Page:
Greeting you at Ecobuild in March will be more than 1,000 exhibitors and 100 conferences – that’s an awful lot of ground to cover, so Stephen Kennett guides you towards five five-star attractions you won’t want to miss

Launched five years ago, Ecobuild has become the show to attend for those searching out the emerging issues and latest thinking in sustainable design and product innovation. With more than 1,000 exhibitors and 100 conferences and seminar sessions available to visit, there’s enough to keep the most dedicated specifier occupied. Here we highlight five must-see attractions.

1. Off-site construction

The most pressing issue for specifiers and users of offsite construction techniques is often how to integrate one system with another, or with traditional build elements. Mtech Consult and Galliford Try are bringing together lots of systems and techniques including timber frame, light steel framing, cladding, volumetric modules, insulated render and staircases to demonstrate the benefits and techniques.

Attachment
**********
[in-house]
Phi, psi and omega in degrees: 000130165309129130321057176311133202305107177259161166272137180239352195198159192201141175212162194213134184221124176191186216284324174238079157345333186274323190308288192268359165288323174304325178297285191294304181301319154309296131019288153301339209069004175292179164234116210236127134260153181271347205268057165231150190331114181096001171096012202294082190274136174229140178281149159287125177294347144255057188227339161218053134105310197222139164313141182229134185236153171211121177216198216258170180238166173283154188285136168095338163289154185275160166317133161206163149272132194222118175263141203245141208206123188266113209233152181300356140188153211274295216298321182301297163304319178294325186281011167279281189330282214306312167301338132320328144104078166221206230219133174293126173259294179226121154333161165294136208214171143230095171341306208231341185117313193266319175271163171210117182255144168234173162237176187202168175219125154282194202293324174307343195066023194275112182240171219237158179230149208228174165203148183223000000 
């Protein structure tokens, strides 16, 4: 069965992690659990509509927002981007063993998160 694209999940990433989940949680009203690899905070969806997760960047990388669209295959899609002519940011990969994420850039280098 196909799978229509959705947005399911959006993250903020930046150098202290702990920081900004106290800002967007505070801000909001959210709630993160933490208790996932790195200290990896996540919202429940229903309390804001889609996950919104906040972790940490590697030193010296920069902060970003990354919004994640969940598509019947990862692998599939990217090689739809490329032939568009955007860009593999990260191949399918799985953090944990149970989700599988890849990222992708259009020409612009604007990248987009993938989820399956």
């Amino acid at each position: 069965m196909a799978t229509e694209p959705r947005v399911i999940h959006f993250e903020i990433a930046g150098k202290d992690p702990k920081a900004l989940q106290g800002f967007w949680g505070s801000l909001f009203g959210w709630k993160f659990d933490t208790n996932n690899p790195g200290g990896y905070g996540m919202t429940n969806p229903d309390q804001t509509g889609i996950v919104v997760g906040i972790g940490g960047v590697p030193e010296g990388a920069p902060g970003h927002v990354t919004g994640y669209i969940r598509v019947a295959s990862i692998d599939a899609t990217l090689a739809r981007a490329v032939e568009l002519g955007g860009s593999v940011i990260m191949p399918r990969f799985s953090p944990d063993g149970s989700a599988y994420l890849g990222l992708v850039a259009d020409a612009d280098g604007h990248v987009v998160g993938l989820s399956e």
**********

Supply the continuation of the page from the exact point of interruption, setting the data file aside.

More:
Senior Architectural Systems and ModCell are also teaming up to launch a modular system that uses lime-rendered straw bale construction within a structural timber frame that locks away more carbon than it produces during the construction cycle. Willmott Dixon has undertaken extensive research into the method of construction and will be on hand to discuss it.

2. Cityscape